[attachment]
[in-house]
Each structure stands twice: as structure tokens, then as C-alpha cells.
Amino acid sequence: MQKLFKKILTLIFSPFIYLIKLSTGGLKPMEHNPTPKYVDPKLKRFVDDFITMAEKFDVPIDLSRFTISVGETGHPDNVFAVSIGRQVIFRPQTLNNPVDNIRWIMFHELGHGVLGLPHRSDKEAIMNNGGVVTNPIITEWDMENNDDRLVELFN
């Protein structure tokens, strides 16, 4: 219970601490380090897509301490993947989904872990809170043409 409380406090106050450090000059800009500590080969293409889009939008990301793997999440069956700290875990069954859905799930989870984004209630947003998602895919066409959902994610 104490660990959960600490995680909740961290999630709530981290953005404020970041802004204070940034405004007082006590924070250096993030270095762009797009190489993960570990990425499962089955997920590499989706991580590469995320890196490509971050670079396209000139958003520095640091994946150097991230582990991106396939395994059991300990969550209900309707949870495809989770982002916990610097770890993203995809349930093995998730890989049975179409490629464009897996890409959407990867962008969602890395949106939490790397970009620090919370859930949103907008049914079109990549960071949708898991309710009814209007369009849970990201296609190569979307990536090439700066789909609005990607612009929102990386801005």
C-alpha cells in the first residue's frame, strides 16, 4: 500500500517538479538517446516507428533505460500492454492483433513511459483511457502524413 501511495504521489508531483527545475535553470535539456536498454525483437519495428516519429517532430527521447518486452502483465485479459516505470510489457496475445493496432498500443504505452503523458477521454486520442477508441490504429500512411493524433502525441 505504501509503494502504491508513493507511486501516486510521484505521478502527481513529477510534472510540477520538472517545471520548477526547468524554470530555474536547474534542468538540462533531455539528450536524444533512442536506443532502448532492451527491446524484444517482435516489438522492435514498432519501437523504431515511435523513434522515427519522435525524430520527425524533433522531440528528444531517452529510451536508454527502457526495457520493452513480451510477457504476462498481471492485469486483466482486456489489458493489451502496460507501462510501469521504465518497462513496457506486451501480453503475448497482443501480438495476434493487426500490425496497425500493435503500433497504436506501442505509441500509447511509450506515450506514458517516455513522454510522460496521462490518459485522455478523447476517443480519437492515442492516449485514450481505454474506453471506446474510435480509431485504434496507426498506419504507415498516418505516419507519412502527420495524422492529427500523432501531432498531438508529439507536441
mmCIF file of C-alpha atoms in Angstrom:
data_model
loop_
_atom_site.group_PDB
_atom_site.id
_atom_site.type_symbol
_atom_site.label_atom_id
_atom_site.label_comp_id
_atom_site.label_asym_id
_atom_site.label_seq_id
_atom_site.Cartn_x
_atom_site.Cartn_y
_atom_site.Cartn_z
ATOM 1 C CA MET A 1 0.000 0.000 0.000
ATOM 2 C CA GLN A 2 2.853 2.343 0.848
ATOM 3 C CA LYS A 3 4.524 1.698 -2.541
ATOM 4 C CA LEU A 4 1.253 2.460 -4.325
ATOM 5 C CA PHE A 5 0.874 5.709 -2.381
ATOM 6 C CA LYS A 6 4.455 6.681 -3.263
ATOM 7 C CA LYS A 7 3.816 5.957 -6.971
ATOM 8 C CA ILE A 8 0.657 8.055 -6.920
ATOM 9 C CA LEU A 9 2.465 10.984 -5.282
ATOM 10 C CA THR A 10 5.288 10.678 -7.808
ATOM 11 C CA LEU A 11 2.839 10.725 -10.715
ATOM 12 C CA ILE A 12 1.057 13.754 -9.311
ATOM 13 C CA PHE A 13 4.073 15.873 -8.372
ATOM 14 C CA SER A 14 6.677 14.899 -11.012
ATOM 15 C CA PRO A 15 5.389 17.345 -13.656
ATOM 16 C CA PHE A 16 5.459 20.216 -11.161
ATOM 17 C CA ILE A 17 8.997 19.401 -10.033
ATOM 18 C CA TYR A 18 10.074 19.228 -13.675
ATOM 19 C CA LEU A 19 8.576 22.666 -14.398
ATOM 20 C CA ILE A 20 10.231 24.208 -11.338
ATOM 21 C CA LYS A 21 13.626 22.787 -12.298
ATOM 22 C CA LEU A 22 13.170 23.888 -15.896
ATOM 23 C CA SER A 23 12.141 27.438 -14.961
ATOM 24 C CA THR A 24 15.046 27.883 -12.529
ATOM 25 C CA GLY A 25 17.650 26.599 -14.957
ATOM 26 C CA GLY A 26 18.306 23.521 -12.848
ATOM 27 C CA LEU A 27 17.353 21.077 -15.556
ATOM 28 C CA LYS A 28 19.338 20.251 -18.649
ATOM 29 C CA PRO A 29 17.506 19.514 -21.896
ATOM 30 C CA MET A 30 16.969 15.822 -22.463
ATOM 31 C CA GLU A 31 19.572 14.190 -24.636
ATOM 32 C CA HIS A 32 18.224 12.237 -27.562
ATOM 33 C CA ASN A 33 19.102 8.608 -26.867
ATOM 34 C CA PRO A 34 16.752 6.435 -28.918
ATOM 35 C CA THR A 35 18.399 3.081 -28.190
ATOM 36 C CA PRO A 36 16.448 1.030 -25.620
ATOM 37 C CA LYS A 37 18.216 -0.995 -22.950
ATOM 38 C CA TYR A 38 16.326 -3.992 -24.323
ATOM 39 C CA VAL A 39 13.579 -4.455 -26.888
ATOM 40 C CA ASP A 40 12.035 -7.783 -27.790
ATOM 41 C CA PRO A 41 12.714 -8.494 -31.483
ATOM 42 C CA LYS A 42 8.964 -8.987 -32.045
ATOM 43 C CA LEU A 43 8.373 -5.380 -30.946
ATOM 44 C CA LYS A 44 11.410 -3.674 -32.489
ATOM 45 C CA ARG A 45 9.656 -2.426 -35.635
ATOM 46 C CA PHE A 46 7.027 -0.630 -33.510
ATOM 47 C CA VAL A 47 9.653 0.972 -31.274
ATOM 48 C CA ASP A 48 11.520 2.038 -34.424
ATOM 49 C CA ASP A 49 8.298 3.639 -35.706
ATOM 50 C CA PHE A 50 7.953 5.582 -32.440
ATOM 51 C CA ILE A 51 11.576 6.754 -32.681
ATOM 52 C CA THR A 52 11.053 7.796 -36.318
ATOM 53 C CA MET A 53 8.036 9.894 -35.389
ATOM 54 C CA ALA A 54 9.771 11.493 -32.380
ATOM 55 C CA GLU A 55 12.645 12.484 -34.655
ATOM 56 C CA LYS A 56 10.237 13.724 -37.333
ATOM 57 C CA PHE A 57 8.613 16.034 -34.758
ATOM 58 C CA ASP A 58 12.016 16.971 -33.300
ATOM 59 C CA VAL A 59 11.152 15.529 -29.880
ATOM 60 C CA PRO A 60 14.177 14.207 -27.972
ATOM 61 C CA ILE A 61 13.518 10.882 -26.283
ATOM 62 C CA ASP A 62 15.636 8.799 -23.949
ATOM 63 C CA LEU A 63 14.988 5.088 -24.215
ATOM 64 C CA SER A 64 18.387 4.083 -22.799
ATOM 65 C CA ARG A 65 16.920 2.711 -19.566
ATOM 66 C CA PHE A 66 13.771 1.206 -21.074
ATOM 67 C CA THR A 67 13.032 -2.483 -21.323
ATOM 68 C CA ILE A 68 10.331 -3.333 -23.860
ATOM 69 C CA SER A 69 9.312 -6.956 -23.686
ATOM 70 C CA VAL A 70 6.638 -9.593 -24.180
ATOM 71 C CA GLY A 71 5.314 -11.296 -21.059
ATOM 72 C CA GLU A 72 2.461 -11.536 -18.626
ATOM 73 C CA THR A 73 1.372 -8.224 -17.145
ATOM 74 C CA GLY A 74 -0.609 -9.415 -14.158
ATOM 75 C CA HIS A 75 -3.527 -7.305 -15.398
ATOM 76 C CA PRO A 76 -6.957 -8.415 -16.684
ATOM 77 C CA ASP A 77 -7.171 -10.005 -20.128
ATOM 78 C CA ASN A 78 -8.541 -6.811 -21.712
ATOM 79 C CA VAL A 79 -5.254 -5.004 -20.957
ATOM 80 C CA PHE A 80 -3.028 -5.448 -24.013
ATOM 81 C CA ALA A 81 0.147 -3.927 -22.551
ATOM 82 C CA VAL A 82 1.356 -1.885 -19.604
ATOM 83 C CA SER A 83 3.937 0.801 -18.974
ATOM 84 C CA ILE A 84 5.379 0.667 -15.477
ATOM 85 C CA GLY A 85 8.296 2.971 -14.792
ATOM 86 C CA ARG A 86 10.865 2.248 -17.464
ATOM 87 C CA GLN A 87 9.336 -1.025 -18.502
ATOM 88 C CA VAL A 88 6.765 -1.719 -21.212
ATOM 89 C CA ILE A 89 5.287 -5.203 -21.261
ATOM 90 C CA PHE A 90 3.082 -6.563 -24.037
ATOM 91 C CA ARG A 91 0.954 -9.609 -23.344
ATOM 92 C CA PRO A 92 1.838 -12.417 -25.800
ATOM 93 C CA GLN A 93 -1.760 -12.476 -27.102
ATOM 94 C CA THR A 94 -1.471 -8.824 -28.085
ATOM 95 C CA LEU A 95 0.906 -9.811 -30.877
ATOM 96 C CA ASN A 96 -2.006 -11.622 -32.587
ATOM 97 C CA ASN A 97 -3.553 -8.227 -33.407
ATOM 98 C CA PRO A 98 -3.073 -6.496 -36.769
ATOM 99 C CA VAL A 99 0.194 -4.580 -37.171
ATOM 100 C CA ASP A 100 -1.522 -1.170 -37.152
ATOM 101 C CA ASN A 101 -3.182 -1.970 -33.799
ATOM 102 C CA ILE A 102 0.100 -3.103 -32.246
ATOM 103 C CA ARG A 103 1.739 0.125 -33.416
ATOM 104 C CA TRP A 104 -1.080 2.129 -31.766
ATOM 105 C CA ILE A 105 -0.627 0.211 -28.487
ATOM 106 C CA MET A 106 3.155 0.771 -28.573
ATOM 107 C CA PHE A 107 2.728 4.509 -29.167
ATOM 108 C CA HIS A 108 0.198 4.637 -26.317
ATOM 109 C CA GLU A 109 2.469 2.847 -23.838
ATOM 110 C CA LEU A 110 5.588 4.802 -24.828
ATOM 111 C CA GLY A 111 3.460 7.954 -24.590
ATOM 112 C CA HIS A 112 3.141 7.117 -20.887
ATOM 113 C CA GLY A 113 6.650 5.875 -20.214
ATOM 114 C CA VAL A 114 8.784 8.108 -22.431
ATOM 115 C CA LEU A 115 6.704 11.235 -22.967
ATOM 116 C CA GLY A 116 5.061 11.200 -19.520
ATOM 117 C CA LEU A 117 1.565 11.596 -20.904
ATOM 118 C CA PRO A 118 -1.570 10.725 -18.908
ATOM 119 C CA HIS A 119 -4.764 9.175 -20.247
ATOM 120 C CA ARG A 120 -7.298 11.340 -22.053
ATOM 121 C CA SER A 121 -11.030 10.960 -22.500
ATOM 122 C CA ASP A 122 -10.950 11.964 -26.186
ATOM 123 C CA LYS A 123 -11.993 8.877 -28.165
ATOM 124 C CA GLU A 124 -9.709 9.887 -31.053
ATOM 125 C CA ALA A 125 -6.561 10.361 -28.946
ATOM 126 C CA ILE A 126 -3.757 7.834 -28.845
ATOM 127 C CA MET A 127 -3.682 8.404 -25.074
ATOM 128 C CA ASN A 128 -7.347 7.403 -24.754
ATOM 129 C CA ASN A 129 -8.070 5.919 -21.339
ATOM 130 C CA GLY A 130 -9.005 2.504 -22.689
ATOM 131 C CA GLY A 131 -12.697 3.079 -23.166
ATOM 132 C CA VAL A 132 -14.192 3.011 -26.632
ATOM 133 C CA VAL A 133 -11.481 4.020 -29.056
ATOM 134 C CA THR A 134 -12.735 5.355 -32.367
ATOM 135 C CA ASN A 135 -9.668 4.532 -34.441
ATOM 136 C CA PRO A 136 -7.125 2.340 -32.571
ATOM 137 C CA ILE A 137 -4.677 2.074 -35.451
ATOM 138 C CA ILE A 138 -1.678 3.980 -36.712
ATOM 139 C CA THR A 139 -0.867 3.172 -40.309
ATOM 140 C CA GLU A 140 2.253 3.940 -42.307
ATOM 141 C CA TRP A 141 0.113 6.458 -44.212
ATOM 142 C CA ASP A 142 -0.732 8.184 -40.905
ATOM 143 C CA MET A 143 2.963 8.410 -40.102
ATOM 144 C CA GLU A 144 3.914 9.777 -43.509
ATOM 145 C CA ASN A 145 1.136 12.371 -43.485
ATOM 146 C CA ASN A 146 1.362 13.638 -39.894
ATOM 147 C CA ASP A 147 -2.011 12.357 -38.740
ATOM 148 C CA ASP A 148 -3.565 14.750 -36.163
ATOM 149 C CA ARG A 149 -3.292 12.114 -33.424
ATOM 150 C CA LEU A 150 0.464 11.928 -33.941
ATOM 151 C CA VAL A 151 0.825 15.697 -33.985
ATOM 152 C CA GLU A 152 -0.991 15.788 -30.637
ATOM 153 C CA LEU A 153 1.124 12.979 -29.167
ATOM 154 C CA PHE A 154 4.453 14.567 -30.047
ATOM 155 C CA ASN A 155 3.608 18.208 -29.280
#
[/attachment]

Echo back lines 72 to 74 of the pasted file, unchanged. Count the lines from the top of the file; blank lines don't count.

ATOM 54 C CA ALA A 54 9.771 11.493 -32.380
ATOM 55 C CA GLU A 55 12.645 12.484 -34.655
ATOM 56 C CA LYS A 56 10.237 13.724 -37.333